Modeling soil – understanding soil

Eva Kröner joined Forschungszentrum Jülich and University of Bonn as Professor for Pedogenetic Modelling in July 2020. In this interview, she highlights the relevance of her research to understand soil and root processes and talks about her expectations of working in the Cluster of Excellence PhenoRob.

PhenoRob’s new Professor for Pedogenetic Modelling: Eva Kröner

PhenoRob: What does pedogenetic modeling mean and how do you plan to shape research in PhenoRob through this professorship?

Eva Kröner: Pedogenesis refers to the process of soil formation and soil evolution. It is controlled by various factors such as climate, parent material, relief, flora, fauna and human influences.  Hydro-biogeochemical processes continuously create and destroy soil structure over time. These processes act on various spatial and temporal scales and create scale dependent heterogeneities of soil colour, structure, texture and bio-geochemistry. A complete description of all relevant processes remains challenging and interdisciplinary research including experimental, theoretical and modelling methods are required to extend our knowledge.

My research background covers physical processes in the rhizosphere which is a thin layer of soil around roots influenced by root secretions which makes it a hotspot for microbial activity and biogeochemical processes in soil. Within Phenorob, our research group plans to experimentally test, develop and implement models on how root exudates alter gas exchanges in soil and how roots actively alter soil mechanical properties that affect soil resistance to root growth and rhizosheath formation. Our research is strongly related to Core Project 3 The soil-root-zone and we also see several links to Core Project 2 Relevance Detection of Crop Features and Core Project 4 Autonomous In-Field Intervention.

PhenoRob: What makes pedogenetic modeling an attractive field of research (also for young scientists)?

Eva Kröner: Pedogenetic modeling is a research area important for food safety, but also for the development of soil fertility and the optimization of soil management, which will become increasingly important in the future. But apart from the direct application of this research, it offers young scientists in particular the opportunity to learn several methods, models and interdisciplinary research approaches that are also applied in several – even some very different – research areas. I think it offers optimal opportunities for young scientists not only to learn about the research application itself but also to get used to this kind of interdisciplinary research.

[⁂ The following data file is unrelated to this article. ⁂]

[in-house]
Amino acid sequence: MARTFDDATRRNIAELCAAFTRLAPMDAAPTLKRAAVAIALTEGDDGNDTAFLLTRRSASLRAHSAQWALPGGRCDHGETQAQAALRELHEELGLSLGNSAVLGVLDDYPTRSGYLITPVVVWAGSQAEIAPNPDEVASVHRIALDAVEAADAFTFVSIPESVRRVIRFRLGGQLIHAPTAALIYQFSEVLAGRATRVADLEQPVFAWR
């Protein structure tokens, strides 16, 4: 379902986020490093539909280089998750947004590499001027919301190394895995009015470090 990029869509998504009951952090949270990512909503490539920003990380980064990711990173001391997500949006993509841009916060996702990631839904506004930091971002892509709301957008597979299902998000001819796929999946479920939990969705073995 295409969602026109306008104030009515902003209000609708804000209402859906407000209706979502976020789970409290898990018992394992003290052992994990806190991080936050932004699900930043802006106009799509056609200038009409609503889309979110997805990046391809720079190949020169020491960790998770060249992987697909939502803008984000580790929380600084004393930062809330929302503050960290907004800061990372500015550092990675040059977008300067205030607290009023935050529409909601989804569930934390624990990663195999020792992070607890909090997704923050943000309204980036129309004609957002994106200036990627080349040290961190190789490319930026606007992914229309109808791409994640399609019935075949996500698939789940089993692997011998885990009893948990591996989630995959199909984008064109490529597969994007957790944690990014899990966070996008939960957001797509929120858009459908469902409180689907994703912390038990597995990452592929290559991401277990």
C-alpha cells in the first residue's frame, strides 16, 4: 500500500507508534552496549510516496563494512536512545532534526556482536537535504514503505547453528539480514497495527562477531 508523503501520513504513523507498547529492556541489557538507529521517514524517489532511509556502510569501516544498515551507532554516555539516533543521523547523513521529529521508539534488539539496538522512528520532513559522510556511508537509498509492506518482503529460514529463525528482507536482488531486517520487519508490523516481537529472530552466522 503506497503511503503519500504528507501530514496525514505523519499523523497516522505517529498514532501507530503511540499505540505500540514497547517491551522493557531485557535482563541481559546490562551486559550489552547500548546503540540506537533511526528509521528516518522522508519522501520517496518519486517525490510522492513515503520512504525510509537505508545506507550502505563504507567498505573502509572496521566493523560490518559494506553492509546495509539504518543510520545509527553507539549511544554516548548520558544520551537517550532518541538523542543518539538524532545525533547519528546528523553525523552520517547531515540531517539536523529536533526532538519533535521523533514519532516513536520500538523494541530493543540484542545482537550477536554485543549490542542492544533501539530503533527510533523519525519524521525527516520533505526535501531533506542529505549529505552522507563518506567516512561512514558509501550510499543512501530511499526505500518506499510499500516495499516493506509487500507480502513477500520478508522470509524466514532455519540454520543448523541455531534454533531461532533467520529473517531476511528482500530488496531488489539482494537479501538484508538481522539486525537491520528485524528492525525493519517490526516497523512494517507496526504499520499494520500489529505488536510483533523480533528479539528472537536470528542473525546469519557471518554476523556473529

PhenoRob: How did you get interested in it?

Eva Kröner: I got interested in modelling at a time when I was very naive which I probably still am: I thought if I could model the world this means that I would understand the world. I wanted to learn modelling which I actually started during my studies of Physics. Why soil? Somehow, I always felt attracted to soil and soil plant interactions. Maybe the question caught me how something living like a plant can emerge from something originally, apparently not living like bedrock. In this way I came to pedogenetic modelling.

PhenoRob: PhenoRob deals with the future of crop production. What does your research enable and what is your vision for the future?

Eva Kröner: With my rather basic research I hope to contribute to a better understanding of the physico-biogeochemical processes within the microbial hotspot rhizosphere. An improved knowledge may at a point help to improve breeding and management practice to increase water use efficiency, nutrient acquisition and carbon sequestration and to reduce environmental problems such as groundwater pollution.

PhenoRob: What do you expect from working in a Cluster of Excellence and how would you describe your role in a large-scale research initiative like PhenoRob?

Eva Kröner: The Cluster of Excellence PhenoRob, having so many experts and excellent researchers from related research fields, offers an optimal environment for productive collaborative research which is very much needed especially in my interdisciplinary research area. So, I am very happy about this opportunity to be part of PhenoRob. I am very sure, that also for young researchers and PhD students it offers great conditions for exchange and further scientific development.

Eva Kröner joined Forschungszentrum Jülich and University of Bonn as Professor for Pedogenetic Modelling in July 2020. Born in Aachen, she studied Physics at Ruprecht-Karls-Universität Heidelberg and graduated with a very good diploma in 2012. This was followed by a PhD (summa cum laude) in Soil Hydrology at Georg-August-University of Göttingen in 2016. In the same year she started as Junior Professor in Geophysics at University of Koblenz-Landau. In 2020, as Professor for Pedogenetic Modelling, she joined the Cluster of Exczellenz in Bonn and Jülich.